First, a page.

nicative and associative, multiplication must be associative and must distribute over addition, and an
identity element exists for both. For VEST, having K be the set of line segments, ⊕ be the union
of them, and ⊗ be Minkowski addition of the lines
represented as points in the dual plane, allows us
to compute the necessary MERT line search with
the INSIDE algorithm.2 The error function we use
is BLEU (Papineni et al., 2002), and the decoder is
configured to use cube pruning (Huang and Chiang, 2007) with a limit of 100 candidates at each
node. During decoding of the test set, we raise
the cube pruning limit to 1000 candidates at each
node.
Data preparation
In order to extract the translation grammar necessary for our model, we used the provided Europarl and News Commentary parallel training
data. The lowercased and tokenized training data
was then filtered for length and aligned using the
GIZA++ implementation of IBM Model 4 (Och
and Ney, 2003) to obtain one-to-many alignments
in both directions and symmetrized by combining
both into a single alignment using the grow-diagfinal-and method (Koehn et al., 2003). We constructed a 5-gram language model using the SRI
language modeling toolkit (Stolcke, 2002) from
the provided English monolingual training data
and the non-Europarl portions of the parallel data
with modified Kneser-Ney smoothing (Chen and
Goodman, 1996). Since the beginnings and ends
of sentences often display unique characteristics
that are not easily captured within the context of
the model, and have previously been demonstrated
to significantly improve performance (Dyer et al.,
2009), we explicitly annotate beginning and end
of sentence markers as part of our translation
process. We used the 2525 sentences in newstest2009 as our dev set on which we tuned the feature weights, and report results on the 2489 sentences of the news-test2010 test set.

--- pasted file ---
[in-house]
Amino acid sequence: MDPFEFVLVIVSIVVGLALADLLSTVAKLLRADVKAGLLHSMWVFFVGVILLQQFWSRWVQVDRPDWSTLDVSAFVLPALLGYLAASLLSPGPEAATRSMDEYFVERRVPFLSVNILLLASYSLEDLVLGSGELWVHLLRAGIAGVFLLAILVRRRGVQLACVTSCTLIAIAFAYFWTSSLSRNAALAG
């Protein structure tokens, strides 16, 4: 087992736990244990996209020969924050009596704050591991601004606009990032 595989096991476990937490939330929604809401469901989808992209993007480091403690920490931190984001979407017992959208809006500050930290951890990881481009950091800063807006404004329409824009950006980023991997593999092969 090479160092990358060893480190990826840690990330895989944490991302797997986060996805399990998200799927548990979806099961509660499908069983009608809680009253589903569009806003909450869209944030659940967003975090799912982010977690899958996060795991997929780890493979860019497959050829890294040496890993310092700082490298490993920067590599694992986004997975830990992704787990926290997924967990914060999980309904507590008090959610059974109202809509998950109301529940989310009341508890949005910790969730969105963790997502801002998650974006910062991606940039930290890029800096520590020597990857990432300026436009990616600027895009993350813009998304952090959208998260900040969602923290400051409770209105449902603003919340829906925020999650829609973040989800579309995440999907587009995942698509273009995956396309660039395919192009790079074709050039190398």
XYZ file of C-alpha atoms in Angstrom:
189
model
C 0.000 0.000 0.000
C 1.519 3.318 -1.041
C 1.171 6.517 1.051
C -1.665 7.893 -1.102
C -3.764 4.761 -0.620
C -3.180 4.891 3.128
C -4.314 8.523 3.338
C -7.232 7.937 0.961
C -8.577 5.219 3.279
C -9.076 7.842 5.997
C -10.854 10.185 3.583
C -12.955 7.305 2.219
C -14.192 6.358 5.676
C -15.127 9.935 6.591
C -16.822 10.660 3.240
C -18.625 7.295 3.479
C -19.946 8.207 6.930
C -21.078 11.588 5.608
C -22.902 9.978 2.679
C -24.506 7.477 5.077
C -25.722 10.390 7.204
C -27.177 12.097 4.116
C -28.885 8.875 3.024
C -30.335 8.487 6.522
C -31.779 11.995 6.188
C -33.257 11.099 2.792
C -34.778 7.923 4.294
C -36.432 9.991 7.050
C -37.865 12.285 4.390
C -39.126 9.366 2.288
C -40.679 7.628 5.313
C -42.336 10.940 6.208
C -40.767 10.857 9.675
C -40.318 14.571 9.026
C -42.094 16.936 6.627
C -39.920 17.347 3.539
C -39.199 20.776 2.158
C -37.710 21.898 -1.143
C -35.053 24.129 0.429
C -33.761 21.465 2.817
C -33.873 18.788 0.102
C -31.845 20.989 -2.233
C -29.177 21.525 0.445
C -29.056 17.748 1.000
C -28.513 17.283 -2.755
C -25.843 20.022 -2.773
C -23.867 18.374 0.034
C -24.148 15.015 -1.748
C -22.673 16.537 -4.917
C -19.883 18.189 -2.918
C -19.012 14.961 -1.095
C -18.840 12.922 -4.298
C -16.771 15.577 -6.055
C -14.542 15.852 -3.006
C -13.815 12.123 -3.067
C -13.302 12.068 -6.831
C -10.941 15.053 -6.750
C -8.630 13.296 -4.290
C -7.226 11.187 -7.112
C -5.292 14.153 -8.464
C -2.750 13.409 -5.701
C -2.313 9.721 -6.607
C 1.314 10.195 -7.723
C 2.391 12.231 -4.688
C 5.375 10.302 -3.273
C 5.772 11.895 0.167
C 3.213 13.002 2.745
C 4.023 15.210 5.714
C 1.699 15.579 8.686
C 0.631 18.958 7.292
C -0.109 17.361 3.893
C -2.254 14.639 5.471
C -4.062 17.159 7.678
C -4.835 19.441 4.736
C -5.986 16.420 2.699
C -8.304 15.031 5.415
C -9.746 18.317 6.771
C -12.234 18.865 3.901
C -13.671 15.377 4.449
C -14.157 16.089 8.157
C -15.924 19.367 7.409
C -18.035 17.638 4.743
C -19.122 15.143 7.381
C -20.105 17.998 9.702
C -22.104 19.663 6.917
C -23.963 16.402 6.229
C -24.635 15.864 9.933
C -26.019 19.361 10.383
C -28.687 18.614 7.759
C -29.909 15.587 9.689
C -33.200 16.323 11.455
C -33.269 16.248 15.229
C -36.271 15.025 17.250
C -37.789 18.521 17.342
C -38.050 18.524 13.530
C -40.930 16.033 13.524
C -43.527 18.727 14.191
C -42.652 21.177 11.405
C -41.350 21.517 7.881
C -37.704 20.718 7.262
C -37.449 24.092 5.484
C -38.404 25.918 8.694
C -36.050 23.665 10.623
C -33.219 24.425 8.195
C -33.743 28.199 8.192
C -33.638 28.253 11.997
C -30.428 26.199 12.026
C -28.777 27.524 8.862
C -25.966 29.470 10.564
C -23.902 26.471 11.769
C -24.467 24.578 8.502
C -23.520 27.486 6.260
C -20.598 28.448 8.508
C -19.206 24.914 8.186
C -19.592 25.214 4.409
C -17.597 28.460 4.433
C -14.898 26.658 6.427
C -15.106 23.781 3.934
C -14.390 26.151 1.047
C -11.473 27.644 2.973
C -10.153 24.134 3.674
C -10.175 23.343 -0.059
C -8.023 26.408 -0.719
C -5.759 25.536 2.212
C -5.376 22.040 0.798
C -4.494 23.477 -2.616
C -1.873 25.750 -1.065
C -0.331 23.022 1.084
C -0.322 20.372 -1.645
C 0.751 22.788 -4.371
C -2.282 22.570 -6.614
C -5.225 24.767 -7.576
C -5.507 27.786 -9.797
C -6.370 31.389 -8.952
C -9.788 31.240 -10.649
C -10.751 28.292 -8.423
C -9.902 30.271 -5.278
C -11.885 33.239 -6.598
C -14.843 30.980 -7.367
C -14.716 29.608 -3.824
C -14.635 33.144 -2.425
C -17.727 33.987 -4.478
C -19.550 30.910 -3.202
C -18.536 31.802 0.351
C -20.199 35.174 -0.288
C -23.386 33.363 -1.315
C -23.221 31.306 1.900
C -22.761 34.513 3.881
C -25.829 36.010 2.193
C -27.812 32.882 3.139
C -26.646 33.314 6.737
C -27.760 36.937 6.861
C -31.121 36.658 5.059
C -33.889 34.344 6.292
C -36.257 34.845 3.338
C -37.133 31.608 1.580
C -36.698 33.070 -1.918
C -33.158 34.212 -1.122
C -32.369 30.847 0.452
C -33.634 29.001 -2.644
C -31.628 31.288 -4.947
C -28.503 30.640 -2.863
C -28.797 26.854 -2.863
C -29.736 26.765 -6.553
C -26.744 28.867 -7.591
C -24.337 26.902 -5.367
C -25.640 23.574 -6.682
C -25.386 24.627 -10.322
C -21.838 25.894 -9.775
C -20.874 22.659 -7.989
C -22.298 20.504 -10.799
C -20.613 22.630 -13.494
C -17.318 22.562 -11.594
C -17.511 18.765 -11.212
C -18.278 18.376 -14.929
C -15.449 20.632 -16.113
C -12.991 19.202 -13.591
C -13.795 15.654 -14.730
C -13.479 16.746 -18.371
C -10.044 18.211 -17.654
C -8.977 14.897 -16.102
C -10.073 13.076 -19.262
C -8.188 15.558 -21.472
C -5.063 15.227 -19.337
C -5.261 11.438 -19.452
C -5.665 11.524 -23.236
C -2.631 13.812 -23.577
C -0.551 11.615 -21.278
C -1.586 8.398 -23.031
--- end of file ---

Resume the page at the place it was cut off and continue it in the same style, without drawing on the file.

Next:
2.2
2.3
Compound segmentation lattices
To deal with the aforementioned problem in German of productive compounding, where words
are formed by the concatenation of several morphemes and the orthography does not delineate the
morpheme boundaries, we utilize word segmentation lattices. These lattices serve to encode alternative ways of segmenting compound words,
and as such, when presented as the input to the
system allow the decoder to automatically choose
which segmentation is best for translation, leading
to markedly improved results (Dyer, 2009).
In order to construct diverse and accurate segmentation lattices, we built a maximum entropy
model of compound word splitting which makes
use of a small number of dense features, such
as frequency of hypothesized morphemes as separate units in a monolingual corpus, number of
predicted morphemes, and number of letters in
a predicted morpheme. The feature weights are
tuned to maximize conditional log-likelihood using a small amount of manually created reference
lattices which encode linguistically plausible segmentations for a selected set of compound words.3
To create lattices for the dev and test sets, a lattice consisting of all possible segmentations for
every word consisting of more than 6 letters was
created, and the paths were weighted by the posterior probability assigned by the segmentation
model. Then, max-marginals were computed using the forward-backward algorithm and used to
prune out paths that were greater than a factor of
2.3 from the best path, as recommended by Dyer
Viterbi envelope semiring training
To optimize the feature weights for our model,
we use Viterbi envelope semiring training (VEST),
which is an implementation of the minimum error rate training (MERT) algorithm (Dyer et al.,
2010; Och, 2003) for training with an arbitrary
loss function. VEST reinterprets MERT within
a semiring framework, which is a useful mathematical abstraction for defining two general operations, addition (⊕) and multiplication (⊗) over
a set of values. Formally, a semiring is a 5-tuple
(K, ⊕, ⊗, 0, 1), where addition must be commu-
2
This algorithm is equivalent to the hypergraph MERT algorithm described by Kumar et al. (2009).
3
The reference segmentation lattices used for training are
available in the cdec distribution.
73
(2009).4 To create the translation model for lattice
input, we segmented the training data using the
1-best segmentation predicted by the segmentation model, and word aligned this with the English
side. This version of the parallel corpus was concatenated with the original training parallel corpus.
3
Language Model